St. Moses the Black – “Black As Sin and White As Snow”
AKA St. Moses the Ethiopian, Abba (Father) Moses
“Black as sin and white as snow. That was Abba Moses, the 4th century, desert Saint, known not only for the dark color of his skin, but the deep stain of sin from which he was eventually cleansed and declared by his Bishop to “be wholly white.” (InCommunion.org)
Canonized: Pre-Congregation era
Patronage: Africa, Nonviolence
Feast Day: August 28 (West), July 1 (East)
The following is pulled from In Communion, website of the Orthodox Peace Fellowship:
Early Life as A Lead Robber in a Gang of Bandits, and Conversion
– Once an escaped slave in Egypt
– A large man with a violent nature,
– Once the leader of a gang of 70 thieves, a carouser,
and a brawler.
– Gang marauded regions around the Nile, incidentally
near the desert monastics (some of whom, like St.
Moses, would be called the Desert Fathers)
– “It was in the valley Wadi al-Natrun, then known as the
Scetis Valley (from which we get skete as a type of
monastic community), that Moses sought refuge from
authorities seeking to capture him. And it was here
that he would slowly convert to Christianity and
eventually die a saintly Father of the desert
A Life of Continual Conversion, Struggle for Inner Peace
– “Several accounts note how for years he struggled
with temptation to return to his robber life after he
had chosen the monastic way.”
– Once captured and converted four thieves that broke
into his cell while he was alone. He overcame them
when attacked, tied them up, brought them to the
church . . . “declaring that it was un-Christian to harm
them and inquiring what to do with them.” They later
repented and join the monastery.
– “[There are] several stories of Moses’ struggle to keep
his [inward] peace.”
– One episode when “we was insulted and abused but
did not respond. When asked if he was as calm on the
inside as he appeared on the outside, he replied
– “Another time, a monk asked his own spiritual father,
with specific reference to Abba Moses’ habitual
outward calm, what was the value of outward peace if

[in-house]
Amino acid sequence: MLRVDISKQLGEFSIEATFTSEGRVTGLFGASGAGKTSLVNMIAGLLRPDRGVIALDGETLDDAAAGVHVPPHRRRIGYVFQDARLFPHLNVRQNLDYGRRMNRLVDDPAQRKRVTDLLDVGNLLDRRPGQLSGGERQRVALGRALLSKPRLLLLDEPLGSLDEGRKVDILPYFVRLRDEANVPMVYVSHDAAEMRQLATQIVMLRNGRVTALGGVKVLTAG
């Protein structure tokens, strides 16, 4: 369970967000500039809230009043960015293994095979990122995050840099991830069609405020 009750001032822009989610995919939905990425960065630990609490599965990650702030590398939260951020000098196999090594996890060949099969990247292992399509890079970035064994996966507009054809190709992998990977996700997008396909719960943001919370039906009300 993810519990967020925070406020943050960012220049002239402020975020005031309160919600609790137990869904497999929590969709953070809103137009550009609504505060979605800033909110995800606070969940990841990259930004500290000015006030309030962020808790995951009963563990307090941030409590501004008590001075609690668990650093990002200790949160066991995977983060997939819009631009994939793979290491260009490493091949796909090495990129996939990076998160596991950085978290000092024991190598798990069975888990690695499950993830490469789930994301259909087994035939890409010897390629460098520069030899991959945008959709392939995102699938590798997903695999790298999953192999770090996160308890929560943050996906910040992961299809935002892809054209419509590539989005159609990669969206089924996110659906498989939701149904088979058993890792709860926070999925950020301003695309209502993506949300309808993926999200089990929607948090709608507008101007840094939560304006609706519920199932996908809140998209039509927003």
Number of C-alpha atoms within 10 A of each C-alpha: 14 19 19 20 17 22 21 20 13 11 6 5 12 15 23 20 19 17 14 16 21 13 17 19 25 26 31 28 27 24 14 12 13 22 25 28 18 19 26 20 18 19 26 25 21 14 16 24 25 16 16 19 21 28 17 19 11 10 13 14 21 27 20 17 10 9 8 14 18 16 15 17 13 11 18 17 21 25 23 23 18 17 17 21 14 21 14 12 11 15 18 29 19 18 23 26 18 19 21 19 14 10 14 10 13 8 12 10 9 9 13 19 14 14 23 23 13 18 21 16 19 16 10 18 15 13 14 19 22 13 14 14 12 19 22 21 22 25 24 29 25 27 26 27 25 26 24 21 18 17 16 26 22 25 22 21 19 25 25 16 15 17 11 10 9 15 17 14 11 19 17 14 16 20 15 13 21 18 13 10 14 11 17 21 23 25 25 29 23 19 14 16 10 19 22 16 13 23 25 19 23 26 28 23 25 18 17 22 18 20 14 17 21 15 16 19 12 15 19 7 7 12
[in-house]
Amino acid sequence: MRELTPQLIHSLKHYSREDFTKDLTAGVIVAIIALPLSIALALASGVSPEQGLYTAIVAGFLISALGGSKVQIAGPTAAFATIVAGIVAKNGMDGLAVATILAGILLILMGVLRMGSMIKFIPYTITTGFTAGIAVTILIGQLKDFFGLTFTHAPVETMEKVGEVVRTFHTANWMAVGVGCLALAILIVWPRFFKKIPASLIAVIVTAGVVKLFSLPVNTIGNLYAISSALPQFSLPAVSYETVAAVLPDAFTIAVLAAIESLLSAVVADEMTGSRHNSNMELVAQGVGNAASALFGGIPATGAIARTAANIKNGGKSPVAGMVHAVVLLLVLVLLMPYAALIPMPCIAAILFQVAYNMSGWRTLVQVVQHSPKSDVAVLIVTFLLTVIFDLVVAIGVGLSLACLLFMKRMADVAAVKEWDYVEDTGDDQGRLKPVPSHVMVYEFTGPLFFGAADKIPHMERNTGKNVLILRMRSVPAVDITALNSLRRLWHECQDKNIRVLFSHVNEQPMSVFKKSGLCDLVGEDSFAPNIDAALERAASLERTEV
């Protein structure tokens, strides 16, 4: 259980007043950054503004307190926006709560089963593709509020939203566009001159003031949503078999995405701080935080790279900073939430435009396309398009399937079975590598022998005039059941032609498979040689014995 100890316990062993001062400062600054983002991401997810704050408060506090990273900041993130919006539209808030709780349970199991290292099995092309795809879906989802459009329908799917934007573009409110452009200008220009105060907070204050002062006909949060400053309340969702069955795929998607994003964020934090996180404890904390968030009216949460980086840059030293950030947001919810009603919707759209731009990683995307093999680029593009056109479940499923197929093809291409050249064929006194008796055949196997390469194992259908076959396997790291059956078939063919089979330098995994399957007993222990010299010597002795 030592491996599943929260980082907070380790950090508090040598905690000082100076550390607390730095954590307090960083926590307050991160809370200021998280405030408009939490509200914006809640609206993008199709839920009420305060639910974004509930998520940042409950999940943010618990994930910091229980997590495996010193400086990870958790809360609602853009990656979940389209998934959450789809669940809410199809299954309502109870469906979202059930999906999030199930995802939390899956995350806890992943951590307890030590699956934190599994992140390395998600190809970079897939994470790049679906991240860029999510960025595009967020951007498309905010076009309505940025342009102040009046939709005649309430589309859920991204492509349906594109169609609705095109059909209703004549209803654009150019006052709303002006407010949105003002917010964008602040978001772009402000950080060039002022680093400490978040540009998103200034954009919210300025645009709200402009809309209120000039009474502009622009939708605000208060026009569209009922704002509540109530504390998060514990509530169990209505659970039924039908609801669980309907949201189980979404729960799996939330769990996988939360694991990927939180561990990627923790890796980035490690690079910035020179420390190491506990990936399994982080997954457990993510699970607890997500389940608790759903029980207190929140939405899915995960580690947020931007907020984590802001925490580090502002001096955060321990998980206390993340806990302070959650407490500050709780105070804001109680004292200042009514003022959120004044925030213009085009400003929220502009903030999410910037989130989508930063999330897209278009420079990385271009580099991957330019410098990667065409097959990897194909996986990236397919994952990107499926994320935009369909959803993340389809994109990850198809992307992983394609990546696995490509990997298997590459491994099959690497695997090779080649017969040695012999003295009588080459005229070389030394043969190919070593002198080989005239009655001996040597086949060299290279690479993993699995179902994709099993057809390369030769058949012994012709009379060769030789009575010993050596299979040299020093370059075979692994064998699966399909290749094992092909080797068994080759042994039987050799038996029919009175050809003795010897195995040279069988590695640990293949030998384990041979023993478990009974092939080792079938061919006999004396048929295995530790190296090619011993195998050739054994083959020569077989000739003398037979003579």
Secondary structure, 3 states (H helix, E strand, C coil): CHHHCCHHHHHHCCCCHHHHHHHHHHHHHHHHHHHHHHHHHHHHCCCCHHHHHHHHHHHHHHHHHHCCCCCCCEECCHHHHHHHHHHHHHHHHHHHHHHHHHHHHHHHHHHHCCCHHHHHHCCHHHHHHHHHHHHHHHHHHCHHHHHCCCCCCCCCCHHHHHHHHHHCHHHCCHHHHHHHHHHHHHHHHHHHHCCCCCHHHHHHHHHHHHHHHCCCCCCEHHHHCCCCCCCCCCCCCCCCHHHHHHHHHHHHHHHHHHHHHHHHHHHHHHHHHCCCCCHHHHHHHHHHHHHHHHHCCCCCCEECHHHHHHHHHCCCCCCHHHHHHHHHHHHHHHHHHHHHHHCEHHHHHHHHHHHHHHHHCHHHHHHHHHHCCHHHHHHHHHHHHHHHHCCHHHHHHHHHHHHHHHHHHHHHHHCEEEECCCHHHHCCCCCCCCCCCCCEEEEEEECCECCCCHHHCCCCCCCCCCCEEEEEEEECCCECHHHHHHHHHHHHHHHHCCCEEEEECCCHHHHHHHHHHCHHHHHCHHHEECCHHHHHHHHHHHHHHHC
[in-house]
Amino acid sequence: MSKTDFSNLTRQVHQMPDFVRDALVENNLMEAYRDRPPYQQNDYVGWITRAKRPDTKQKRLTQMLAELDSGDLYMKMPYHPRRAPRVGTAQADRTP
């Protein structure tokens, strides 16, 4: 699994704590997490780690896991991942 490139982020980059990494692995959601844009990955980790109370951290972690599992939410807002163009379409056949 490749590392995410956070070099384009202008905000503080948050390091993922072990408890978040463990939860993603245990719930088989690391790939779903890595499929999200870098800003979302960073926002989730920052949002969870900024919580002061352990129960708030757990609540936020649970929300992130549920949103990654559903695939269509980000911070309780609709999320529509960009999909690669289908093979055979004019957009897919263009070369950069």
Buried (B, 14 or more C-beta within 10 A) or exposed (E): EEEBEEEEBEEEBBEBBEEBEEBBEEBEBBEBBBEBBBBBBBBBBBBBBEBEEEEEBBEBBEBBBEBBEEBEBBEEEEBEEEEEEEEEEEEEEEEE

there was no inward peace. The simple reply was that
while not perfect, outward calm prevented harm and
facilitated God’s grace to others.”
Final Peace Out of Chaos
– One day Berbers/”barbarians” “came to the monastic
valley and Abba Moses was warned to flee. He
– He told the monks under his care to care for
themselves as they begged him repeatedly to flee with
– In response, St. Moses said: “I have been expecting
this day to come for many years past, so that might be
fulfilled the command of our Redeemer, Who said,
‘Those who take up the sword shall perish by the
– St.Moses welcomed them in Christian charity, but they
killed him along with those who stayed behind.
– “On that day, St. Moses exhibited outward calm but
stood with perfected, inward peace. To some, St.
Moses is appropriately the patron saint of
* * *
My personal thoughts:
Reading his story, St. Moses, to me, is a very human Saint. Not that the others are not human or were not sinners like us during their lives – but he seems very relatable. He was a guy who spent his whole life after his conversion in a persistent struggle with overcoming the marks left on his soul from not only his past but also the particular way the affects of original sin shaped him.
He had quite the temper: “One is the nature of his life and conversion, notably that he struggled mightily and long with his violent nature, even as a monk. . .” (In Communion) How many of us have this problem? A number of us, I am sure! Take the incident I mentioned the previous post about him being verbally attacked and maligned. He dealt with it with an outer calm that we all picture the Saints having, a feat which can seem distant for us poor sinners who would be ready to knock some blocks off. But before we chalk it all off to St. Moses being another one of those holy ones that seem (at first) hard to relate to, afterwords he was asked if he felt as calm on the inside as he seemed on the outside. St. Moses simply responded no, he did not. On the outside he was cool, but on the inside he was STEAMED! I found this so relatable and down-to-earth. I am sure you guys do too. It epitomizes the struggle we all encounter in the spiritual life on the trek towards God. How many times have we tried to keep our cool and keep our temper down but while we seemed calm to everyone else we were utterly mad and frustrated?
But like every Saint, Moses shows us that with God’s grace we can overcome our passions, deny ourselves, and emulate the Savior: “. . .but eventually [St. Moses] became known for his non-violence.”
He was also quite humble and always remembered what he was saved from. Here is a story I didn’t include in the previous post:
“An aspect of Moses’ learned humility is captured in a story in The Sayings of the Desert Fathers and is found on the icon on our cover. The story comes in a few form sand recounts a time when Abba Moses was asked to come help settle a disputes involving an offense committed by another brother. St. Moses refused. Eventually, he was prodded to come, so he arrived with either a basket or a sack on his shoulder width a hole in it, trailing sand behind him. When asked what this meant, he replied, according to a different version, “My sins run out behind me and I do not see them, and today I am coming to judge the errors of another.” At his words, the brother was forgiven, restored, and the meeting dismissed.”
Just in that story alone, there is so much waiting to be found.
St. Moses the Black pray for us!